“Today’s music is crap.”
“Har-de-har-har! You’re old!”
That kneejerk reaction is so irritating. It is a big bucket of slop drowning out any rational discussion of merits and analysis.
Then I began to think a little harder on the subject recently. Where derives this scorn for older ears not being able to appreciate the current teen idol pop music? It comes from the mid-1950’s and early 1960’s.
That is when human history began to stand on its head with the veneration of youth. When teenagers suddenly had economic power and status. When the market place began to target them directly, without any intervention of older decision-making. It’s when “rock & roll” came to life.
What was the time period like? Humans who had grown to adulthood in the previous era which had valued age and wisdom found themselves marginalized. Their radio was being eaten away by this “simplistic kiddie noise”. A quick scan of playlists of the time show old favourites like Bing Crosby or Frank Sinatra vying directly with Elvis and Bill Haley.
This was THE Generation Gap. This is when the criticism of “you’re too old to get our tunes, daddy-o!” became common. And it was true. It was a huge paradigm shift for so many adults and most could not cope. They lashed out at the music, the fashions, the hair lengths and whatever lay within reach. And this clash reverberated thru the ensuing generations as much as any world war, still aftershocking the modern day.
Okay. This is all simplistic history. My treatise today is that “you’re too old” really doesn’t apply to people born since that paradigm shift of 1955-ish. We grew up as the Venerated Youth. The music all around was our music. The music I scorn today is not a radical departure that unsettles me. It is not me clinging to the horse and buggy, unable to cope with the automobile. It is me being fully comfortable with the car and, walking around the latest model for this year, noting the new colour choices and stylings, finally deciding it isn’t up to much.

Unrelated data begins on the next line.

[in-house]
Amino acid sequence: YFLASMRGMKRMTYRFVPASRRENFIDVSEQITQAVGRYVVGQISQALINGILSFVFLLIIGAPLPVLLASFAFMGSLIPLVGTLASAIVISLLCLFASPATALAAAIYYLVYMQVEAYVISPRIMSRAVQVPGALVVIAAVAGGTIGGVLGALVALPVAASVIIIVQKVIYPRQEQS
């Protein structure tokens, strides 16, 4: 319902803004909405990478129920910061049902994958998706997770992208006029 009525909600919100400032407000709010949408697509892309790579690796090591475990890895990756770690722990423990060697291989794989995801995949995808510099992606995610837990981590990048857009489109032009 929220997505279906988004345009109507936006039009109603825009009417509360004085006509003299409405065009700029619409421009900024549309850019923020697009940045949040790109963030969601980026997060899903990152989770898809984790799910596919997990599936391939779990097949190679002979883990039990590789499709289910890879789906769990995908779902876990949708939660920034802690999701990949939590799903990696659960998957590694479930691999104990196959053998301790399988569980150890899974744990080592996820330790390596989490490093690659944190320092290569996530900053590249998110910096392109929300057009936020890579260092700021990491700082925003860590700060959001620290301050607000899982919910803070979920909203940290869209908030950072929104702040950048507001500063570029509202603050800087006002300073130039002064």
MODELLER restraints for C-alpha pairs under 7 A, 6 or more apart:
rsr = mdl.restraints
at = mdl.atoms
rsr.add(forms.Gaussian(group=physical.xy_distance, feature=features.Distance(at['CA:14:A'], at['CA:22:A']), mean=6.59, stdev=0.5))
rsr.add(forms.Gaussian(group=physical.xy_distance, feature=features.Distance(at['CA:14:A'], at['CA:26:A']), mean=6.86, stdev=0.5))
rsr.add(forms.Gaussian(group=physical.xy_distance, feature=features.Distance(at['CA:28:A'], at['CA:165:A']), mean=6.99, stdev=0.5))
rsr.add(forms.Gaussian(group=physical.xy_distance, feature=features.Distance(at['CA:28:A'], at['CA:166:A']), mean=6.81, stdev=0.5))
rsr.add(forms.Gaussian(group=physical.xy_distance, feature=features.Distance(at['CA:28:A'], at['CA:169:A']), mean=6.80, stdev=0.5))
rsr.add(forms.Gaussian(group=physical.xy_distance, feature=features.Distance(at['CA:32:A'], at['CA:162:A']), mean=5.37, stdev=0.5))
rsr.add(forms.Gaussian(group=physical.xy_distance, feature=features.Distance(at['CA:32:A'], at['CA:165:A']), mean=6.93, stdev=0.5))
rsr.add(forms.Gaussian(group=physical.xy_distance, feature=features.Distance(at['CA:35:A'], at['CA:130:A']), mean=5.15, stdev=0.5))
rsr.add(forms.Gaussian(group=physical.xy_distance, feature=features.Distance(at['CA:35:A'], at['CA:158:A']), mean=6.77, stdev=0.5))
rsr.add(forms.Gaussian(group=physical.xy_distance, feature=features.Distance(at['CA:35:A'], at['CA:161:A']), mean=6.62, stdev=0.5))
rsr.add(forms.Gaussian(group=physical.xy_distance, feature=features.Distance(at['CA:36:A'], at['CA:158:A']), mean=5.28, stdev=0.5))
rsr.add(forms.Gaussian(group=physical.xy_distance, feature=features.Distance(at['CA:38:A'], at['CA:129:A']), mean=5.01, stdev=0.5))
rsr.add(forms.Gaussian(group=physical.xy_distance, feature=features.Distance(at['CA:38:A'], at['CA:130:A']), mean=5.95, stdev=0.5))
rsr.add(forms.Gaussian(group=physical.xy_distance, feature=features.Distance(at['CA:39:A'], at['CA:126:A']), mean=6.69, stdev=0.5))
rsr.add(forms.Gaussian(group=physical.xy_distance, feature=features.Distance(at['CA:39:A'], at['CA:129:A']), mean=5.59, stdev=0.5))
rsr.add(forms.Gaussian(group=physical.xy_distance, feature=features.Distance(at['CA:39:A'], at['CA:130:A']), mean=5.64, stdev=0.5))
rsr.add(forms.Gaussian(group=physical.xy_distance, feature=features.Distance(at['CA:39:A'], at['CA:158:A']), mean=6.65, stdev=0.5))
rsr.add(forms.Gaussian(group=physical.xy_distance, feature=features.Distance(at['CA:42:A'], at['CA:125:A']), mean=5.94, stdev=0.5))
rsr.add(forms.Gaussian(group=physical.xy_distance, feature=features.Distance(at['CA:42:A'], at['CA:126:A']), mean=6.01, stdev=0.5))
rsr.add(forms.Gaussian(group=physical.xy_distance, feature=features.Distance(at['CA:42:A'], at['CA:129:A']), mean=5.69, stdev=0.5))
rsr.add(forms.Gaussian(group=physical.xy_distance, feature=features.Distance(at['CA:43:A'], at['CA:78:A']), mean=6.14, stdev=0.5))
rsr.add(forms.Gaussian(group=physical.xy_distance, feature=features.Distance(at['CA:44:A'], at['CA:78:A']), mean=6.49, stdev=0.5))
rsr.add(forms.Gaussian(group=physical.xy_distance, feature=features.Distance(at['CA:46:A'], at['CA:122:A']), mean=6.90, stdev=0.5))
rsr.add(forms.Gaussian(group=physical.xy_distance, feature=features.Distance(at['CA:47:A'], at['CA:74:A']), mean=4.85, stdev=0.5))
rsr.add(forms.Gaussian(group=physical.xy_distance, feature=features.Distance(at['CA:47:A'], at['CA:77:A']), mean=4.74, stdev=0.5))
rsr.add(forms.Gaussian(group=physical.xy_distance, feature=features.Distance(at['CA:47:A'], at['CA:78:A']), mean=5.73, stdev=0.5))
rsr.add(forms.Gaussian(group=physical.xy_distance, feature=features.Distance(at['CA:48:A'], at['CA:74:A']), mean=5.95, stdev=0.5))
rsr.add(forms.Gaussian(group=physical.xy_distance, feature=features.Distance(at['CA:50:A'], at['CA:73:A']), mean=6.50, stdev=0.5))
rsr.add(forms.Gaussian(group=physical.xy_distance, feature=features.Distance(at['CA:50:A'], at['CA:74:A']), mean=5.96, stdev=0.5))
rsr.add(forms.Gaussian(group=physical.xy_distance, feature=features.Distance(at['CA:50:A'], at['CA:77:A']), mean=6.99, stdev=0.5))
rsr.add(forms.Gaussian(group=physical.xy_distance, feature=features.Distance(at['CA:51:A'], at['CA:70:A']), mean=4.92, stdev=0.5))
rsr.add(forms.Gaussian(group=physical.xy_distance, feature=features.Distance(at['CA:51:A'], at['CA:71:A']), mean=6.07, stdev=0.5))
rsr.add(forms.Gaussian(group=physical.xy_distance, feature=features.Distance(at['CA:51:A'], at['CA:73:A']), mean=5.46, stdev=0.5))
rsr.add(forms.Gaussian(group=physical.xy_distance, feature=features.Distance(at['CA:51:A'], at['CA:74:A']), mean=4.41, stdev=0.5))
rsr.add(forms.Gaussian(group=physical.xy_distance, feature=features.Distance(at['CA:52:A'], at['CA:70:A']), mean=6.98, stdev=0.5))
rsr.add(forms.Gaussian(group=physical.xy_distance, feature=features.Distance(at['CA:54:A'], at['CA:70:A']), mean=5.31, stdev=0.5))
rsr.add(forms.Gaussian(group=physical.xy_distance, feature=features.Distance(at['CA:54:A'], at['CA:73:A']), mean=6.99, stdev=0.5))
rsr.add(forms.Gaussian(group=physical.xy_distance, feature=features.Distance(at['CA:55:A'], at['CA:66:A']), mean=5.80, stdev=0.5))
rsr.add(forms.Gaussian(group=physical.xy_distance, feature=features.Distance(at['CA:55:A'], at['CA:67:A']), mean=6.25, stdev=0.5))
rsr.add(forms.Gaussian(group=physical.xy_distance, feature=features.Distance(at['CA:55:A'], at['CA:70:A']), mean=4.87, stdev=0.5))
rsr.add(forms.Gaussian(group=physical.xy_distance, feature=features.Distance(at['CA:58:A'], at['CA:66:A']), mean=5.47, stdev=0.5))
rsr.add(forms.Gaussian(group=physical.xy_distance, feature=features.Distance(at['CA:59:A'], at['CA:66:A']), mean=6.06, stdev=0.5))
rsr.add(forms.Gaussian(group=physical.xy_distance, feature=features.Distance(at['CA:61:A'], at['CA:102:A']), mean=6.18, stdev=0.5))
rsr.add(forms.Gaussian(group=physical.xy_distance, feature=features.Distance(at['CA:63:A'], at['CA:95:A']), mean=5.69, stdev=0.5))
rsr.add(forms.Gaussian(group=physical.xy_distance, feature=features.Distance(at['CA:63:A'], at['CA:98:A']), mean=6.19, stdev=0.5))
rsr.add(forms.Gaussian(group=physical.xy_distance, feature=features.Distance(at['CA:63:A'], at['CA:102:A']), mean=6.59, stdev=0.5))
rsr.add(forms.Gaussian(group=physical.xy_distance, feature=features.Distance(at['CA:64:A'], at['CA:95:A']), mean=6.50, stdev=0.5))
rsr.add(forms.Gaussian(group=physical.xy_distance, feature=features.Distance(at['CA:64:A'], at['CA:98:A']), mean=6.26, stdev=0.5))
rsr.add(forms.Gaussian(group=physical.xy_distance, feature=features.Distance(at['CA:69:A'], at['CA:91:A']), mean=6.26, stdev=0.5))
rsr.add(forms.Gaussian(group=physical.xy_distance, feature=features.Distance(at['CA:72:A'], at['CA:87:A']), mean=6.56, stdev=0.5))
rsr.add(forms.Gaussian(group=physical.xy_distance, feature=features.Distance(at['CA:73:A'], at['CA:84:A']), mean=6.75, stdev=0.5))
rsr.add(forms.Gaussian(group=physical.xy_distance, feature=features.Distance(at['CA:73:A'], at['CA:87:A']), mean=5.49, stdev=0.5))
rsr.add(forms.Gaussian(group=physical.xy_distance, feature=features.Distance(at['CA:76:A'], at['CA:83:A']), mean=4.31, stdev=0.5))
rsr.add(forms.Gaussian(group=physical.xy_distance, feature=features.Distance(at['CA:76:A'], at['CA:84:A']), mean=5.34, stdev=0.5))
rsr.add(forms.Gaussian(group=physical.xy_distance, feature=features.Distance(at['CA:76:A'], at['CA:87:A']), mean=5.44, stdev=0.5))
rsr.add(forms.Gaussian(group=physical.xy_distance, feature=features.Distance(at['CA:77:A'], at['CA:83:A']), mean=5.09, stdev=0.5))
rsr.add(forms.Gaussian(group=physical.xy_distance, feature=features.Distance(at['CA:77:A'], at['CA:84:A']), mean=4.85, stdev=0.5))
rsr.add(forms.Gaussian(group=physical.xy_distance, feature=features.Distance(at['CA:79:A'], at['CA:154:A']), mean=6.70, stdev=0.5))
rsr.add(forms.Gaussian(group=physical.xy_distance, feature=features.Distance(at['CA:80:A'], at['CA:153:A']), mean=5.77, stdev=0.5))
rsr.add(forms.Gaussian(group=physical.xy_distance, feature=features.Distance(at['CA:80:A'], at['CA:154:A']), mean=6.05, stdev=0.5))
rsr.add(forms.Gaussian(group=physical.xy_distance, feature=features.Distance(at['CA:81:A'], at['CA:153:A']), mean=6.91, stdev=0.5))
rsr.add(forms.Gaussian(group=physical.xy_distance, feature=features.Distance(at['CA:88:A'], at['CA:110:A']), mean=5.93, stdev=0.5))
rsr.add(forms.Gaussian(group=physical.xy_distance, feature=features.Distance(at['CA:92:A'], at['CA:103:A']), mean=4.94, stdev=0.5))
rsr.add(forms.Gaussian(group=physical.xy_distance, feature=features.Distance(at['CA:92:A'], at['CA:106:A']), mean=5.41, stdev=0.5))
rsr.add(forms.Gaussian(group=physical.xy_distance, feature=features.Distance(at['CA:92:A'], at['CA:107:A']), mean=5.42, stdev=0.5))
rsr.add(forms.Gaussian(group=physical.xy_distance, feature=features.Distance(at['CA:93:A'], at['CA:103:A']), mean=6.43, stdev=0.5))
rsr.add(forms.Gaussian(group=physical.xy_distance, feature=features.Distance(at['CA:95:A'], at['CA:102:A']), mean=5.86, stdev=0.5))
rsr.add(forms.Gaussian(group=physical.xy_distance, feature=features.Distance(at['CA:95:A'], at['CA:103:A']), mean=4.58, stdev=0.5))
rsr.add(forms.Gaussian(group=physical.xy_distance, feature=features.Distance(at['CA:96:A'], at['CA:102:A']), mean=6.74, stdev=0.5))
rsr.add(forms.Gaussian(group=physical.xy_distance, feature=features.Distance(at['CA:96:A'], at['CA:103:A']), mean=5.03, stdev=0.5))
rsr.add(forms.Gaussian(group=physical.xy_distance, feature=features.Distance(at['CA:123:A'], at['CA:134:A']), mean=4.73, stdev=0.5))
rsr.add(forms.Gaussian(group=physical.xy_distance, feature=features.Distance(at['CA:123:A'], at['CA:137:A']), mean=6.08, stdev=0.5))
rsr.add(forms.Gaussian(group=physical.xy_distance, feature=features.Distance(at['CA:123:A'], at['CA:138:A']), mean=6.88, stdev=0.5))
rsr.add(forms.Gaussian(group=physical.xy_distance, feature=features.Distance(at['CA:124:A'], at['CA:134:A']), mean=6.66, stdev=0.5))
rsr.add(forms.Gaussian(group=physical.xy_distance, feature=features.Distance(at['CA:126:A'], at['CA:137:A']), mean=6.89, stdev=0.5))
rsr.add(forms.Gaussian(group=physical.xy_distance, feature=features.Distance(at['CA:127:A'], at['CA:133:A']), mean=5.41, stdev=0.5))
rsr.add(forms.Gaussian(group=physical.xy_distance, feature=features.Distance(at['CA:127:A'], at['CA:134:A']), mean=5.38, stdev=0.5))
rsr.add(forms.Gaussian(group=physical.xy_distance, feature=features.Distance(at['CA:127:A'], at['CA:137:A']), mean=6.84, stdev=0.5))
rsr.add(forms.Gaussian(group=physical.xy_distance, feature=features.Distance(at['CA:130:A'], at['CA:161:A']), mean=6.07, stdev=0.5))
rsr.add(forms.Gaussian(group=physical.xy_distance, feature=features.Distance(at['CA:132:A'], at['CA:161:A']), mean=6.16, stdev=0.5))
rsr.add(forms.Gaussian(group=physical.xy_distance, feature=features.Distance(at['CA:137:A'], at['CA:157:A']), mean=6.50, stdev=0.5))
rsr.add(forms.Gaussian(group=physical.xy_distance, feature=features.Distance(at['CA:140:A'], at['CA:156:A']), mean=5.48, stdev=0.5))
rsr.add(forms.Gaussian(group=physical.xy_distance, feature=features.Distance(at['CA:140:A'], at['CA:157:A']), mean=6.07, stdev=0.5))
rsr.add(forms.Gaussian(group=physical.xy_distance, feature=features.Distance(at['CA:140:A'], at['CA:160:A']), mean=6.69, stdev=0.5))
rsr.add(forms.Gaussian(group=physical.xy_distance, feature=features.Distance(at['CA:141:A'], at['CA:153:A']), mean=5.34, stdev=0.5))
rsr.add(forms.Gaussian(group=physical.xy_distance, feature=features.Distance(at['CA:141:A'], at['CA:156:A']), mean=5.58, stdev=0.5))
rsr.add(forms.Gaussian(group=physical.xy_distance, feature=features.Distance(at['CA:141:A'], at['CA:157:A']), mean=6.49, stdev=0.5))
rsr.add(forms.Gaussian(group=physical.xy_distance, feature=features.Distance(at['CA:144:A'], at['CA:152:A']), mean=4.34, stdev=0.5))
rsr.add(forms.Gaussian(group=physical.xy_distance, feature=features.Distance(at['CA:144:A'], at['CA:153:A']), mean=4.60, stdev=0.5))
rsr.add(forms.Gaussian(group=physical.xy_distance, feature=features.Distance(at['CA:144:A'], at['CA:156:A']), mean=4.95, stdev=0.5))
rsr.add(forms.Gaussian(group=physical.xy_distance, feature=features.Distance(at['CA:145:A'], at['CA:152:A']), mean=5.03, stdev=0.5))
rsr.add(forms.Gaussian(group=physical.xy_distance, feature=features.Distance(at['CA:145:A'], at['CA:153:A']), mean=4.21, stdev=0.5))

The music of today is nothing but honed and polished versions of what the recording industries have learned in my younger days. This combination of beats, this reverb overlay on this level of alto voice, sent out under a “Level A-2” marketing blitz is a formula that brings Top 40.
“You’re too old to get modern music”. “I don’t listen to that old music”. These are involuntary dribblings by empty-headed drones. They are challenges that have no merit. We didn’t listen to our parents’ music because it was fully different than what we liked. Kids today that don’t listen to the last 50 years of pop tunes do so because...unless they have any “student of history” impulse in them, they have enough current stuff saturating their day.